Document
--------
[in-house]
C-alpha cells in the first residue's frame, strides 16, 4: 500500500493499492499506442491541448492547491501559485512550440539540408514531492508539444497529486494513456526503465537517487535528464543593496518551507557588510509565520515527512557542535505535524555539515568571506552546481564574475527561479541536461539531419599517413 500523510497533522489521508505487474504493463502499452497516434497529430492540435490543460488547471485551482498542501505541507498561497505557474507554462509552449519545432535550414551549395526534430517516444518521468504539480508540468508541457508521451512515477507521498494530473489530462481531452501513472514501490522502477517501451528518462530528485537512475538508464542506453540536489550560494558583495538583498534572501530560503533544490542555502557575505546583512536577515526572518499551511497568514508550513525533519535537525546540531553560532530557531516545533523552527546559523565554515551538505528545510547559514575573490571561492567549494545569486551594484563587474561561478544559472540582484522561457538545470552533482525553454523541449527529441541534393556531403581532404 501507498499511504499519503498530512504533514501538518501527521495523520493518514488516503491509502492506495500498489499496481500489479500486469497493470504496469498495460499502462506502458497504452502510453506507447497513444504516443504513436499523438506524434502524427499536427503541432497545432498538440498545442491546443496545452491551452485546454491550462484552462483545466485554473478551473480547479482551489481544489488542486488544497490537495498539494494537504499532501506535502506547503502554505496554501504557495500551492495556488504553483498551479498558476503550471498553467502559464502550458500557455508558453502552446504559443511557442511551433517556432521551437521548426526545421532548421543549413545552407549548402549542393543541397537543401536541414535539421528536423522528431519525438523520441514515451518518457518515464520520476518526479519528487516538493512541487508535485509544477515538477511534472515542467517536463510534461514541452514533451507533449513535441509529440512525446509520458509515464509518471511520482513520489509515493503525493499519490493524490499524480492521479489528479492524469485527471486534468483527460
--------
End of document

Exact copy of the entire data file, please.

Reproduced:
[in-house]
C-alpha cells in the first residue's frame, strides 16, 4: 500500500493499492499506442491541448492547491501559485512550440539540408514531492508539444497529486494513456526503465537517487535528464543593496518551507557588510509565520515527512557542535505535524555539515568571506552546481564574475527561479541536461539531419599517413 500523510497533522489521508505487474504493463502499452497516434497529430492540435490543460488547471485551482498542501505541507498561497505557474507554462509552449519545432535550414551549395526534430517516444518521468504539480508540468508541457508521451512515477507521498494530473489530462481531452501513472514501490522502477517501451528518462530528485537512475538508464542506453540536489550560494558583495538583498534572501530560503533544490542555502557575505546583512536577515526572518499551511497568514508550513525533519535537525546540531553560532530557531516545533523552527546559523565554515551538505528545510547559514575573490571561492567549494545569486551594484563587474561561478544559472540582484522561457538545470552533482525553454523541449527529441541534393556531403581532404 501507498499511504499519503498530512504533514501538518501527521495523520493518514488516503491509502492506495500498489499496481500489479500486469497493470504496469498495460499502462506502458497504452502510453506507447497513444504516443504513436499523438506524434502524427499536427503541432497545432498538440498545442491546443496545452491551452485546454491550462484552462483545466485554473478551473480547479482551489481544489488542486488544497490537495498539494494537504499532501506535502506547503502554505496554501504557495500551492495556488504553483498551479498558476503550471498553467502559464502550458500557455508558453502552446504559443511557442511551433517556432521551437521548426526545421532548421543549413545552407549548402549542393543541397537543401536541414535539421528536423522528431519525438523520441514515451518518457518515464520520476518526479519528487516538493512541487508535485509544477515538477511534472515542467517536463510534461514541452514533451507533449513535441509529440512525446509520458509515464509518471511520482513520489509515493503525493499519490493524490499524480492521479489528479492524469485527471486534468483527460